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Celina Gray, assistant professor of classical studies and archeology is teaching Magic in the Ancient World and Introduction to Ancient Greek this fall.
 
Posted 10.16.07

New Faculty Expert on Ancient Athens

Celina Gray has joined the Department of Classical Studies as assistant professor.

Gray came to Wesleyan this fall after a year spent as the Blegen Research Fellow in the Department of Classics at Vassar College, her alma mater. Previously, she was assistant professor of Greek art and archaeology at McMaster University, in Hamilton, Ontario.

This semester at Wesleyan, she is teaching GRK101, Introduction to Ancient Greek, and CCIV118, First Year Initiative: Magic in the Ancient World. As a graduate of a liberal arts college, Gray is excited to be back in a small college environment.

"I have always been a strong proponent of a liberal arts education,” Gray explains. “This semester, I am continually reminded how wonderful it is to teach and interact with students in this environment; my students are thoughtful, analytical, creative, enthusiastic and critical. They are learning for the first time about an ancient culture which is completely foreign to them, but they continually make observations which allow me to think about the material in new and interesting ways.”

Gray's research focuses on the material culture of ancient Athens, especially sculpture and architecture from the Classical to Roman periods. She has published several articles on Athenian funerary art and her book project, Buried in the Past: the Funerary Landscape of Roman Athens, considers issues of citizenship, funerary ritual and the revival of the Classical past.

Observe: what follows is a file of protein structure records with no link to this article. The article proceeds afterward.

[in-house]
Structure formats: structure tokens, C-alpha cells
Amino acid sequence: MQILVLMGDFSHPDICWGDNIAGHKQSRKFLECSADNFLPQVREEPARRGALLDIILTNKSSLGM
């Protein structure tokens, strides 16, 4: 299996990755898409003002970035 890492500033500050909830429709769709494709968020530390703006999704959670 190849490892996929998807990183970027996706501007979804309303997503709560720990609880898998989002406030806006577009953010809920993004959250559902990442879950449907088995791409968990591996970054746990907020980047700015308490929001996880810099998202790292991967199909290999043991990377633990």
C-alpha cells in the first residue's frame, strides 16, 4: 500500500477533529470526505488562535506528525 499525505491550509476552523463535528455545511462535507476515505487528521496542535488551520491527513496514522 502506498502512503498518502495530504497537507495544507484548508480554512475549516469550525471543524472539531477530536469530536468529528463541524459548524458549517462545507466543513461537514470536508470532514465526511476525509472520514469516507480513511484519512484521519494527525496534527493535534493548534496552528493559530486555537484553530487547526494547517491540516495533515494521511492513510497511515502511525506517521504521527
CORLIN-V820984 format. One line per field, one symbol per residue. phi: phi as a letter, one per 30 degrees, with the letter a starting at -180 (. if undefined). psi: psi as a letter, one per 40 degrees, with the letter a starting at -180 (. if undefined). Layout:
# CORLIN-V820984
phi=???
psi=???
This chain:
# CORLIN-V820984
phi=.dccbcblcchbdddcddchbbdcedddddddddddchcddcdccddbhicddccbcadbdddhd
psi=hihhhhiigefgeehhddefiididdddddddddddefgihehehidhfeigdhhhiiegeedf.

She has been invited to present this research at the “German-American Frontiers of Humanities Symposium” in Potsdam, Germany this month. Sponsored by the Alexander von Humboldt Foundation and the American Philosophical Society, the symposium brings together American and German scholars in a variety of humanities fields. This year’s theme is “Worlds in Motion: Migration, Boundaries, Identities” and Gray will be presenting a paper titled, “Defying Definitions: Citizens and Foreigners in Roman Athens.”

Her interest in Greek art and archaeology developed from interdisciplinary training in the Graduate Group in Ancient History and Mediterranean Archaeology at the University of California, Berkeley, where she completed her Ph.D. In addition to her work at Berkeley, she has held fellowships at the American School of Classical Studies at Athens and the American Academy in Rome.

Gray is also a faculty member in Wesleyan’s Archaeology Program. While her current research usually involves studying gravestones in dusty museum storerooms, she has extensive archaeological experience on both excavations and survey projects in Greece (Halai, Nemea, Corinth, Sikyon) and Italy (Oppido Lucano, Monte Polizzo). Additionally, in future courses and research, she is hoping to explore questions of cultural heritage and archaeological ethics.
 

By Olivia Bartlett, The Wesleyan Connection editor